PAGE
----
“I’m studying [insert your non-graphic design major here]. I’m doing well in my classes, but I’m also creative. What should I do?”
Initially, you may have studied accounting. You likely did that because it was the “safe” choice: everyone everywhere needs accountants, right? “Drawing and other creative pursuits could remain hobbies,” you’d tell yourself. You made good grades in your accounting classes. You assumed, based on your academic performance, that you would enjoy accounting and finance as a career. You didn’t. In theory and on paper, accounting and finance appeared to be an ideal career. And for many it is. But it wasn’t an ideal career for you.
The classroom is not the real world. Talk to or shadow professionals who have worked as designers to get an idea of what your day-to-day will be like and to get a truer sense of what the graphic design profession has in store. Talk to a recruiter who can connect you with employers to discuss potential opportunities and requirements.
“I have a great passion for design, and I think I’m very creative. Should I pursue graphic design?”
Not without talent you shouldn’t. In his stand-up special Tambourine, Chris Rock offers an incisive corrective against such trite advice, “Check this out. You can be anything you’re good at. As long as they’re hiring. And even then it helps to know somebody.”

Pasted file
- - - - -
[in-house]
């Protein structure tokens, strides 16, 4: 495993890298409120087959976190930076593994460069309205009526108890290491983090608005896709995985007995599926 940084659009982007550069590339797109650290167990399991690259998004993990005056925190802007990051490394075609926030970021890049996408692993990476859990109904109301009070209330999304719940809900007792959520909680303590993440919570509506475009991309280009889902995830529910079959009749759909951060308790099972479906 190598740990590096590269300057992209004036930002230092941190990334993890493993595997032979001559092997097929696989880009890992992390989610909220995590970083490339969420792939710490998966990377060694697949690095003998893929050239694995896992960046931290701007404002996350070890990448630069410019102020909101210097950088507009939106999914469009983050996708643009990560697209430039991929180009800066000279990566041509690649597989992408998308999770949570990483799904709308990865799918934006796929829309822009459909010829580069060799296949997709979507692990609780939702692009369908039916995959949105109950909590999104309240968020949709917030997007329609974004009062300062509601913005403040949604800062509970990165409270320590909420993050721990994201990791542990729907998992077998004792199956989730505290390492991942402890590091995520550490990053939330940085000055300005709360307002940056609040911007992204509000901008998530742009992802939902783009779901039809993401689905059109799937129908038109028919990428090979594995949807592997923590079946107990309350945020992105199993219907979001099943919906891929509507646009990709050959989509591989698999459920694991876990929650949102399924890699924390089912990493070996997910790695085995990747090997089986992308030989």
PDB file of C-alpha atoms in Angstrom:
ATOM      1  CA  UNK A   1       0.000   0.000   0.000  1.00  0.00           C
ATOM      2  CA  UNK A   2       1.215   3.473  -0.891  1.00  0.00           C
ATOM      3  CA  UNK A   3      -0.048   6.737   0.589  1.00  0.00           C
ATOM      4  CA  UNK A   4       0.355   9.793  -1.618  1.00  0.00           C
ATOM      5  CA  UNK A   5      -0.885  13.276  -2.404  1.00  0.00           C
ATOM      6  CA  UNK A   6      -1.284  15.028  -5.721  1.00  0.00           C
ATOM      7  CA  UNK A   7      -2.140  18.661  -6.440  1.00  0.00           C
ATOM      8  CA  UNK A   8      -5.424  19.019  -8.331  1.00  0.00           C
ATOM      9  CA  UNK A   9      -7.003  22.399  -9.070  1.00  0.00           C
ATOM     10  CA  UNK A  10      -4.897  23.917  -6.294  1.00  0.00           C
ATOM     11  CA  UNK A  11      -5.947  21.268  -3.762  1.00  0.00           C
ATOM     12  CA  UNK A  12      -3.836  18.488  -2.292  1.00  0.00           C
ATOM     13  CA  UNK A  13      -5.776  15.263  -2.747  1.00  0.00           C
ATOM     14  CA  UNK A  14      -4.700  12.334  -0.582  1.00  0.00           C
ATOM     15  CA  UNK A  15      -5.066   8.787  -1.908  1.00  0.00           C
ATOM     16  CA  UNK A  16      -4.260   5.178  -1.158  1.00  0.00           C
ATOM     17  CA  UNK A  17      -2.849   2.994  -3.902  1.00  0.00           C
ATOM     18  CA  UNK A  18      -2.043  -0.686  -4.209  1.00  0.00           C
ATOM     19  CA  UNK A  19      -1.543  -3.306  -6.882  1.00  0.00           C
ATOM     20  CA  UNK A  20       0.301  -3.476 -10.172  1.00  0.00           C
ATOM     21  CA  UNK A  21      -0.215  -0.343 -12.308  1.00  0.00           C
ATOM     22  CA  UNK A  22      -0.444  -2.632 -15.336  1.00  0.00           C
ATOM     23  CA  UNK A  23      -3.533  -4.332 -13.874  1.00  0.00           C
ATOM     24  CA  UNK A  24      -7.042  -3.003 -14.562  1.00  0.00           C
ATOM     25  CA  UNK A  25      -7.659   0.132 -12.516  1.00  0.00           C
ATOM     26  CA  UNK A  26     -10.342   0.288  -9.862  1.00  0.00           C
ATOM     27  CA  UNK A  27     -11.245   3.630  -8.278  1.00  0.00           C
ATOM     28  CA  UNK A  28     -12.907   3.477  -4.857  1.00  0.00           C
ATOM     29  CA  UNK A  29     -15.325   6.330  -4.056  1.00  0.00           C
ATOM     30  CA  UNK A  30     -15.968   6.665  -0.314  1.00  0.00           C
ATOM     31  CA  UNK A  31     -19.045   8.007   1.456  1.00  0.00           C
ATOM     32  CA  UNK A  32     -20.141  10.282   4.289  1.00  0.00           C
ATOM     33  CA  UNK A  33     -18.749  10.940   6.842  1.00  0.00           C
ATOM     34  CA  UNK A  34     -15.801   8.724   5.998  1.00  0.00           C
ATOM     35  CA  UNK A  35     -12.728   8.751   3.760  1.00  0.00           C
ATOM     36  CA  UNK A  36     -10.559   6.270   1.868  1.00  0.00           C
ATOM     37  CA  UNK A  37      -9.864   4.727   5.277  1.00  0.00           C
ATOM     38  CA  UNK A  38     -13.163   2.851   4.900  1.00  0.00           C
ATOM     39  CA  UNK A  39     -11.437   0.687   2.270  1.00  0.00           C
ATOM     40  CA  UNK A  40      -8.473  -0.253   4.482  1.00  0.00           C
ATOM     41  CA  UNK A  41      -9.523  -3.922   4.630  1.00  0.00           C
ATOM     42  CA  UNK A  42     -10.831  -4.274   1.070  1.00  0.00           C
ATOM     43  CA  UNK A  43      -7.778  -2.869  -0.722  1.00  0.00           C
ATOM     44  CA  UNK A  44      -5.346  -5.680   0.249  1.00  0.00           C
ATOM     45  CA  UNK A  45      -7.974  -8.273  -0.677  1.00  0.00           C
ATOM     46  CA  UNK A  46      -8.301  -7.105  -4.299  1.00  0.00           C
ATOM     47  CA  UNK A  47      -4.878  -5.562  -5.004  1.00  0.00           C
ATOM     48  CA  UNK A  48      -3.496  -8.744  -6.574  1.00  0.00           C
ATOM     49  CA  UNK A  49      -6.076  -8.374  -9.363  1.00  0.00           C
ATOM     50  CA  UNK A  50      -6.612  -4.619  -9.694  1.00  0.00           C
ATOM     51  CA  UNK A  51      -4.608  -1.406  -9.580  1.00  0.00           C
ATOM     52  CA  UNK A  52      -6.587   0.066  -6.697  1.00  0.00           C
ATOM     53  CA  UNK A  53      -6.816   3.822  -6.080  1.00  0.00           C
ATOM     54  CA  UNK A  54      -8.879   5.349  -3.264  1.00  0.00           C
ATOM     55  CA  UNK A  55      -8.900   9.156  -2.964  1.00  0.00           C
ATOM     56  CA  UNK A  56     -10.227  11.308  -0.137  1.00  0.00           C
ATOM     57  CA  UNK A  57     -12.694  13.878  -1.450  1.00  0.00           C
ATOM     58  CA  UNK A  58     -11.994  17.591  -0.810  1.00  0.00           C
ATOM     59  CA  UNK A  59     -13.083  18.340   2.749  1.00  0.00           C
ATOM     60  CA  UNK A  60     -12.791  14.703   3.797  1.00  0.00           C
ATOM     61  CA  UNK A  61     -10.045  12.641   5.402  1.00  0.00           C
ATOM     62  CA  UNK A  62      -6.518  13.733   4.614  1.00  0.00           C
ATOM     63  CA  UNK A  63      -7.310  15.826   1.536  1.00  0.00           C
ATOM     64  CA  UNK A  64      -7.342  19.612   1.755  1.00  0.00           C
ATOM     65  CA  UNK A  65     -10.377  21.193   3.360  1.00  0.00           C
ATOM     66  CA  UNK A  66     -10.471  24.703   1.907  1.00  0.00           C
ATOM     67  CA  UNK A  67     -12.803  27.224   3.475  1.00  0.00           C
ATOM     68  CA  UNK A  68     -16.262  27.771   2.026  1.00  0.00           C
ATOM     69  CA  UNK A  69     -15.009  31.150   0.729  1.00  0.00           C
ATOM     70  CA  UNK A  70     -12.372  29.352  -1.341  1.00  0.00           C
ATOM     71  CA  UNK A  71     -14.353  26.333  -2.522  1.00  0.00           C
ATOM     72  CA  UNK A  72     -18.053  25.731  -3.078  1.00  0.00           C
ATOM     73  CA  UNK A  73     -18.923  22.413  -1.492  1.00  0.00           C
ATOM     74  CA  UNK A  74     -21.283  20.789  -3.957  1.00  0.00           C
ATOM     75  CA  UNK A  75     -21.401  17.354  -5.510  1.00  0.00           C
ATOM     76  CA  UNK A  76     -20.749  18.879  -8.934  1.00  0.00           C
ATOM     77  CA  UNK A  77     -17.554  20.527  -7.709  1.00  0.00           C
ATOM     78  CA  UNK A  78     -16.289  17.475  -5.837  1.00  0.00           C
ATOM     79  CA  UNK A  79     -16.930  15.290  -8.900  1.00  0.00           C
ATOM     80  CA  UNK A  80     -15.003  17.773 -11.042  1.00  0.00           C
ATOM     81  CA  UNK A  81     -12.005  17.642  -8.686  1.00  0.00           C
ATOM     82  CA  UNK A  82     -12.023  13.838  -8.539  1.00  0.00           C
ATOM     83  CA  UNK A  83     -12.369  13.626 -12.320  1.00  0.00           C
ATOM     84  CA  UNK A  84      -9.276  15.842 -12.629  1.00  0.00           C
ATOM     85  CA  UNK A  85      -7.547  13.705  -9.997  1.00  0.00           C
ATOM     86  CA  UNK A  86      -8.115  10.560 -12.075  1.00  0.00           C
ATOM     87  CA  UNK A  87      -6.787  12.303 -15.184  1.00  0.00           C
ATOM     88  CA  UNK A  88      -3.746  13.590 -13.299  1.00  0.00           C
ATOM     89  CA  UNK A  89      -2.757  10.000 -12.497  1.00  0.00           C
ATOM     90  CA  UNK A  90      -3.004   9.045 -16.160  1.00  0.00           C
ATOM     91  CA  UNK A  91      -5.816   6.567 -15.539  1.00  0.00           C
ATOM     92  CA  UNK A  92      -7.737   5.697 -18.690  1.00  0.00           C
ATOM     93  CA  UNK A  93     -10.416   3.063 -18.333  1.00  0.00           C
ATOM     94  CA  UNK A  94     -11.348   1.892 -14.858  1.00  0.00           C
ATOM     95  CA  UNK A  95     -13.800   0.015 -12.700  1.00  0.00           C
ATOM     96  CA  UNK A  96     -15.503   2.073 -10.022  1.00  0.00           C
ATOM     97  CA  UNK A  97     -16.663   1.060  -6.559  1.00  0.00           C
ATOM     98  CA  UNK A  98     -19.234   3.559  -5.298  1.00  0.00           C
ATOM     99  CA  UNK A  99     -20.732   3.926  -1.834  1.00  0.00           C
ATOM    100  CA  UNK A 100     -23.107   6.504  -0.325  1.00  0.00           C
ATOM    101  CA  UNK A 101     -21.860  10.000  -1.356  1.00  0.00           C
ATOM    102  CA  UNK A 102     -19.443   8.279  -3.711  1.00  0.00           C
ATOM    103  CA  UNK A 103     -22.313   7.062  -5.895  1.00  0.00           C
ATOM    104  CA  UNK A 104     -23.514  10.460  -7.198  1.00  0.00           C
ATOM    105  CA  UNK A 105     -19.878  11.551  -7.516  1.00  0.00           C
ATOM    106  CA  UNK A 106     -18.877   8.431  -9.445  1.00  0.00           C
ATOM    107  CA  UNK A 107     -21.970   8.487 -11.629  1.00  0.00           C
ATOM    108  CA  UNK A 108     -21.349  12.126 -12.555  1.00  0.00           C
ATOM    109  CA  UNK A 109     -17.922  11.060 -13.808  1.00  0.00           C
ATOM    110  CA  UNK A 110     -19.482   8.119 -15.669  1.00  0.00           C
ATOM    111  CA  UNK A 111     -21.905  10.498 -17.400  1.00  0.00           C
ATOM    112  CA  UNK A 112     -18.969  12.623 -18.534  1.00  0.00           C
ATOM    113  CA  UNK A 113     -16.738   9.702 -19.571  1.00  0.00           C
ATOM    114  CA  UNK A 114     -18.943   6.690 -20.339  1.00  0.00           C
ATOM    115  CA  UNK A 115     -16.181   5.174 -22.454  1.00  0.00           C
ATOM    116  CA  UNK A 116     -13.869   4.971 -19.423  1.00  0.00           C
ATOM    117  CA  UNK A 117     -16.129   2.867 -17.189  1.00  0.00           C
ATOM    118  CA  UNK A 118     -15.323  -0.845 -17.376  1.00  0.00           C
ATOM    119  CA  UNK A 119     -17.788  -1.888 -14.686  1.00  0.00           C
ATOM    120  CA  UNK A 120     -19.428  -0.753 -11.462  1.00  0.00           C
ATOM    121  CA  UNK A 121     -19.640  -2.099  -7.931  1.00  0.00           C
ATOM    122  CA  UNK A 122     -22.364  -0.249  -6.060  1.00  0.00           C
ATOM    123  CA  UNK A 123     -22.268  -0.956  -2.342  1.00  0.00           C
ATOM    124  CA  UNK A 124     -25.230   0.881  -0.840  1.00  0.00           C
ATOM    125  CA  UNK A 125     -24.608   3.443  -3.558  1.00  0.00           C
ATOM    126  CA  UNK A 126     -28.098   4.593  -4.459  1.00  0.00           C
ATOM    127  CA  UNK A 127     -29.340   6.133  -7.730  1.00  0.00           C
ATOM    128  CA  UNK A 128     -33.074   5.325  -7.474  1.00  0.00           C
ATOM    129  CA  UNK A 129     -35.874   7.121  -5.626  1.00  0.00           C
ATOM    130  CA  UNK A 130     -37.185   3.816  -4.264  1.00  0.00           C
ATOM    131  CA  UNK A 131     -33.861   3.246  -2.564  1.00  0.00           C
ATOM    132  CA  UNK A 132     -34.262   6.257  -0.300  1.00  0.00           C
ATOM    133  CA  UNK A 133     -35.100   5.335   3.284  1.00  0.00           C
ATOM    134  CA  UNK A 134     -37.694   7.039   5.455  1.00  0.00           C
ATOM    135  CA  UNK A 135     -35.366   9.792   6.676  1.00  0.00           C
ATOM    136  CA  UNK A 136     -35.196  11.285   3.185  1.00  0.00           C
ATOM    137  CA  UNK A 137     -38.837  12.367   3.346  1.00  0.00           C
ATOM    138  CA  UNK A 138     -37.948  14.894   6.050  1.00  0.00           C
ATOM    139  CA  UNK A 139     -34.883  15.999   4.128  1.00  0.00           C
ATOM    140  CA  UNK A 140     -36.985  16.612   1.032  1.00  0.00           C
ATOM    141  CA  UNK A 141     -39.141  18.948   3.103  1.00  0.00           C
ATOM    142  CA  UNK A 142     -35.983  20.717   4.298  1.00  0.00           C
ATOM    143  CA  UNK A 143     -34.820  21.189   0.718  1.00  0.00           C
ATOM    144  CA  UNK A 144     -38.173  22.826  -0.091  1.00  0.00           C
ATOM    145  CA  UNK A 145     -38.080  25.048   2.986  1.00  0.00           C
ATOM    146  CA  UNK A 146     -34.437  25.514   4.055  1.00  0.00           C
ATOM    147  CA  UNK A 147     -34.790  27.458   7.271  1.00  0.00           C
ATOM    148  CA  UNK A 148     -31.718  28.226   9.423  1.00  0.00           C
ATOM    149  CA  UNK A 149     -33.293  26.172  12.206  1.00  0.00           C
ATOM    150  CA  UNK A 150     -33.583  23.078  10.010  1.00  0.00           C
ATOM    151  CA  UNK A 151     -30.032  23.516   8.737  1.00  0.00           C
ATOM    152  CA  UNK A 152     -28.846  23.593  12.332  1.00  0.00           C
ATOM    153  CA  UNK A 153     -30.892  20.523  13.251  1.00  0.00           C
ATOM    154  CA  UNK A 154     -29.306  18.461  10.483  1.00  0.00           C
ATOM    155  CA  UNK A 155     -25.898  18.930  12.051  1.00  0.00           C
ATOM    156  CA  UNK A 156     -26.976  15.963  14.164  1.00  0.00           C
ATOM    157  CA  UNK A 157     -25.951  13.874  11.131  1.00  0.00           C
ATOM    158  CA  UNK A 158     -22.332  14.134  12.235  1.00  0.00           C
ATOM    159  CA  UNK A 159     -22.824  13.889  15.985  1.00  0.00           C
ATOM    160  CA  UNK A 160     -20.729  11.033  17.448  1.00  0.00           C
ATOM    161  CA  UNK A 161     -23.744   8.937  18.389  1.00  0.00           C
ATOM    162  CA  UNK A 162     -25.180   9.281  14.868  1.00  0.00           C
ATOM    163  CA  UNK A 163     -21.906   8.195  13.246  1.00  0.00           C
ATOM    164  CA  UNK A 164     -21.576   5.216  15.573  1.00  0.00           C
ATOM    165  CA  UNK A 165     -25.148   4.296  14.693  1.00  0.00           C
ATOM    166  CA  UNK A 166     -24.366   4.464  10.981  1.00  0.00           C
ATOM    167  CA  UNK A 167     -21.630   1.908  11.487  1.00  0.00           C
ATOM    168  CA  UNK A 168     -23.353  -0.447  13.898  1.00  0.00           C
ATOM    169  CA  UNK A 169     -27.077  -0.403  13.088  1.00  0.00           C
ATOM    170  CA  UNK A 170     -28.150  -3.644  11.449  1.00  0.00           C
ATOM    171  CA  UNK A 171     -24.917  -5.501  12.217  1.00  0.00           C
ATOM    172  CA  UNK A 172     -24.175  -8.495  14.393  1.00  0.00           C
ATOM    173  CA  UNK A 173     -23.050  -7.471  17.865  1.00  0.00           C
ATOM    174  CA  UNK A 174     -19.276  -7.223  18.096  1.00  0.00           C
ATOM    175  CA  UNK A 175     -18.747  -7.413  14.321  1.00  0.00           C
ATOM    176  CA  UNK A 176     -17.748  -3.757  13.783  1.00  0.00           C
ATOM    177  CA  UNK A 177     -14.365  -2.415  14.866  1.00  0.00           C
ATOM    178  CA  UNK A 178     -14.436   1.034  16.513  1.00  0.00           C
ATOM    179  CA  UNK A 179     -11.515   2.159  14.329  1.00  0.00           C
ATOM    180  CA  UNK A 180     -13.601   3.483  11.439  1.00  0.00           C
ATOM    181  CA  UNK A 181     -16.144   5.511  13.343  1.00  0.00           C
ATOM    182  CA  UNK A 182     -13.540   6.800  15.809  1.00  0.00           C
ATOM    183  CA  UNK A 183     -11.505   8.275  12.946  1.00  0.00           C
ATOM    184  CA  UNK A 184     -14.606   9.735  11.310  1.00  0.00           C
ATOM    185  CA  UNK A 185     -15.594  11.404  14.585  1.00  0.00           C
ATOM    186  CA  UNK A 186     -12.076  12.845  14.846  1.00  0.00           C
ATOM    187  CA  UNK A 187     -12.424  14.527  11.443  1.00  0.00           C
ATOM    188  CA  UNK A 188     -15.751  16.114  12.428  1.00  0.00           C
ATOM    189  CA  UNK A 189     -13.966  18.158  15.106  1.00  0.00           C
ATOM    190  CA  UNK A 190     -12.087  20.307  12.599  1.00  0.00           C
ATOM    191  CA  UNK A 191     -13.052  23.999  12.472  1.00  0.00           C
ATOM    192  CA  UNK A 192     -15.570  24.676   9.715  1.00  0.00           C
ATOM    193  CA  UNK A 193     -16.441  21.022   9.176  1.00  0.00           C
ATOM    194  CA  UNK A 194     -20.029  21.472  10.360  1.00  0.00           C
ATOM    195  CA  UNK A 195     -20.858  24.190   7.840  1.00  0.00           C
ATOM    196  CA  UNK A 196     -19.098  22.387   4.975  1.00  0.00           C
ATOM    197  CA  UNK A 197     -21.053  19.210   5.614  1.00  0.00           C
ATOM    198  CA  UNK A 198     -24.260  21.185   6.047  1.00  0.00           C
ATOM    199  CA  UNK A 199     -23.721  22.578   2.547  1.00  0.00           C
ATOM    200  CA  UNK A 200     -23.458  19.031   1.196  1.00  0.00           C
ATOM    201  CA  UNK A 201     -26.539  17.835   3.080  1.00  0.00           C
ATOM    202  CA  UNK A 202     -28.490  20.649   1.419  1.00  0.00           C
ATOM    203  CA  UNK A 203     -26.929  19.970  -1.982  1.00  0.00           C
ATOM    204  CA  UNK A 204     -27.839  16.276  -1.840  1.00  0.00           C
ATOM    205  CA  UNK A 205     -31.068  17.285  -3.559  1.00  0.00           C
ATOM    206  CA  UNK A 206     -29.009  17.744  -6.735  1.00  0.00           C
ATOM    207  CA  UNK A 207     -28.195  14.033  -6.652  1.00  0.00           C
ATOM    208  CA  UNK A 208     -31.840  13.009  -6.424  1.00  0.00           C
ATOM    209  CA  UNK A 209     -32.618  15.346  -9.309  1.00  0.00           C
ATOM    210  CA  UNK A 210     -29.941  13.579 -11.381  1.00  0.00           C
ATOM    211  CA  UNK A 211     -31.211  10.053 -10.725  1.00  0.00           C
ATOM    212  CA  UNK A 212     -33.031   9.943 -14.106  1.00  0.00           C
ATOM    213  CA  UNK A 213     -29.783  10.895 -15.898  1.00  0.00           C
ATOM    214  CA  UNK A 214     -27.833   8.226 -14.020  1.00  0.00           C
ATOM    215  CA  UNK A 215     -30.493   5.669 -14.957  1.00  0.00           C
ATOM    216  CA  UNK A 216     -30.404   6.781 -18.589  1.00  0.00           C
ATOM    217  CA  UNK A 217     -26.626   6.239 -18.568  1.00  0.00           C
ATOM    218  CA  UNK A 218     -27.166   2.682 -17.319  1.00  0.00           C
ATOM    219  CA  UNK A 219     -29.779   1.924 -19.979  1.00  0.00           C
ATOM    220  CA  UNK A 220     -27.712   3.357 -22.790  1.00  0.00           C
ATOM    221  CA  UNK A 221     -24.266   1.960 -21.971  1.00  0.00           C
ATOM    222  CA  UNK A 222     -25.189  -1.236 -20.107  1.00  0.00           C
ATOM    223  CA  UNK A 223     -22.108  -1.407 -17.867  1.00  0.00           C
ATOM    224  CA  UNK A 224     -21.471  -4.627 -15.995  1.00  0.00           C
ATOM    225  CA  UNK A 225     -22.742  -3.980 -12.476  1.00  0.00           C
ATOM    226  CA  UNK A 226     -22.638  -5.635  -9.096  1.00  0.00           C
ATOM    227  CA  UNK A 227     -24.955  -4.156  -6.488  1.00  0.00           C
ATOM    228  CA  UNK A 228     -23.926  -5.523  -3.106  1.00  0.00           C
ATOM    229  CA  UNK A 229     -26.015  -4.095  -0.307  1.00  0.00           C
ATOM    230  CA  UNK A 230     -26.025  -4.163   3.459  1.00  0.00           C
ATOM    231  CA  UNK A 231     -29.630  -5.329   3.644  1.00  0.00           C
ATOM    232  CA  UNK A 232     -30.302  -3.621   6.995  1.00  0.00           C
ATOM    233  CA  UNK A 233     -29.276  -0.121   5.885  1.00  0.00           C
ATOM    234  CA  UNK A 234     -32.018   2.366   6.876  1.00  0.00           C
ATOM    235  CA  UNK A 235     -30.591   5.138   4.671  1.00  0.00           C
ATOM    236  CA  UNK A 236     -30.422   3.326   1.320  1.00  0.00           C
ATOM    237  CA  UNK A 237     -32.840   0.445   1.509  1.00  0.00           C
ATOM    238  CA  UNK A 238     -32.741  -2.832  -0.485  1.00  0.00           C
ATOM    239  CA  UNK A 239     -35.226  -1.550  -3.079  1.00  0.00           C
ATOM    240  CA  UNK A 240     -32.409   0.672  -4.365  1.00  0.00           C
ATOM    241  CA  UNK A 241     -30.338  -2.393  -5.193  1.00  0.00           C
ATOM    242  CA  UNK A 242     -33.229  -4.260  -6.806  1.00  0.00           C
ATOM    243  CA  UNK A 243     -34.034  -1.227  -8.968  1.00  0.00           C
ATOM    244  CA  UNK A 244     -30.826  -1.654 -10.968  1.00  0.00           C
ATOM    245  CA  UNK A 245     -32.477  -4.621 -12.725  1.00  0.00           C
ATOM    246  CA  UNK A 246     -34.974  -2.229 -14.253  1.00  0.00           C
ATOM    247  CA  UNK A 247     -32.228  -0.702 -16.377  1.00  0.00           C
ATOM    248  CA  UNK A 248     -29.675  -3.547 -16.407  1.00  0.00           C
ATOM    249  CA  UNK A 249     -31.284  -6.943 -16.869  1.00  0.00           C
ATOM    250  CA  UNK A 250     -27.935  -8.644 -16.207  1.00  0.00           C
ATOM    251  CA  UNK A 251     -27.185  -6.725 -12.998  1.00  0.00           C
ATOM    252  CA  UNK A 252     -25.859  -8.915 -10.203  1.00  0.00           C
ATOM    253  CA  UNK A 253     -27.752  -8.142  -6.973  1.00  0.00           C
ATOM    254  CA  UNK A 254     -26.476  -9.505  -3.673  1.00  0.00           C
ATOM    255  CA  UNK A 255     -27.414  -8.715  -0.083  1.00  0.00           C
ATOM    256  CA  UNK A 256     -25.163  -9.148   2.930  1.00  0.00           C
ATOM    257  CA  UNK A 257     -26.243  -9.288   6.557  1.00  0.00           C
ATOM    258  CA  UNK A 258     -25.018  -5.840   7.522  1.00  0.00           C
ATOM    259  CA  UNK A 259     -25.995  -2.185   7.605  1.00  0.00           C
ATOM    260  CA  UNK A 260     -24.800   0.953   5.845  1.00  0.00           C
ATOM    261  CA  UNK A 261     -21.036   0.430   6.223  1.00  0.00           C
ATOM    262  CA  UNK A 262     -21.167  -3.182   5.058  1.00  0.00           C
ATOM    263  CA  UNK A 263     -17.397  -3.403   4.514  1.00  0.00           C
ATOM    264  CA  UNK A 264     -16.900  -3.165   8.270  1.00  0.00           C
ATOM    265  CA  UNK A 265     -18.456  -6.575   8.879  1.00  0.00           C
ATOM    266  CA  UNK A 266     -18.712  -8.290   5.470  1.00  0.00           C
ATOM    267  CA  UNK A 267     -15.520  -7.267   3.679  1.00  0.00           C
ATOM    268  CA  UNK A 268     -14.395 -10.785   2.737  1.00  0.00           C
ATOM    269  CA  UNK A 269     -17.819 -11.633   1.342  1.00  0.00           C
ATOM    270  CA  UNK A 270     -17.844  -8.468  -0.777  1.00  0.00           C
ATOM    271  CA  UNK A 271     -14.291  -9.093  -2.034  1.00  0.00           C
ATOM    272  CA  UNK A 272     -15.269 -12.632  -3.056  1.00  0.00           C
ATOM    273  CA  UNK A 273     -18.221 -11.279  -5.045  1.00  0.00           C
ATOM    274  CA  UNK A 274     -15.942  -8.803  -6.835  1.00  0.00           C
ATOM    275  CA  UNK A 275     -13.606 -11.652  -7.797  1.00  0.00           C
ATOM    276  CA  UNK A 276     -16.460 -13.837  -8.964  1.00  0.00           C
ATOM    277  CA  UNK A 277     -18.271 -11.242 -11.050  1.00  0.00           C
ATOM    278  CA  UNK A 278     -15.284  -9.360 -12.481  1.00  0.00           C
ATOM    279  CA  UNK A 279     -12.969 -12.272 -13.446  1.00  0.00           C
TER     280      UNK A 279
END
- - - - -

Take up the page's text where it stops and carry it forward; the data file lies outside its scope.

Graphic design isn’t for everyone. Before switching careers or pursuing a job in graphic design, do a personal inventory of your talents. What are your skills? Do you have the creative chops and aesthetic acumen to cut it as a graphic designer? More importantly, do other people say you do? If not, perhaps it would be best to consider another path.
“No, seriously, I’m legit creative and a good artist. So, I’m thinking graphic design is for me.”
As a wise graphic designer once said, design is art on a budget; a budget of money and time. You may be Rembrandt reborn, but if you can’t create on demand, on a schedule and on a budget, you should stick to fine art.
“I would consider graphic design, but I’m too far along in my career (or classes) to change now.”
You may have learned about sunk costs in business school. Sunk costs cannot be recovered and therefore should not be considered when making decisions about the future. All the time, sweat, tears and dollars you have dedicated to an unfulfilling career path or course of study should not factor into your decision. You must ask yourself and honestly answer the question: Do I want to be or remain a middling and often miserable [insert your job] or a fulfilled and potentially great graphic designer? You’ll know then what you need to do.
Looking for more career insights from creative and marketing professionals? LHH has you covered.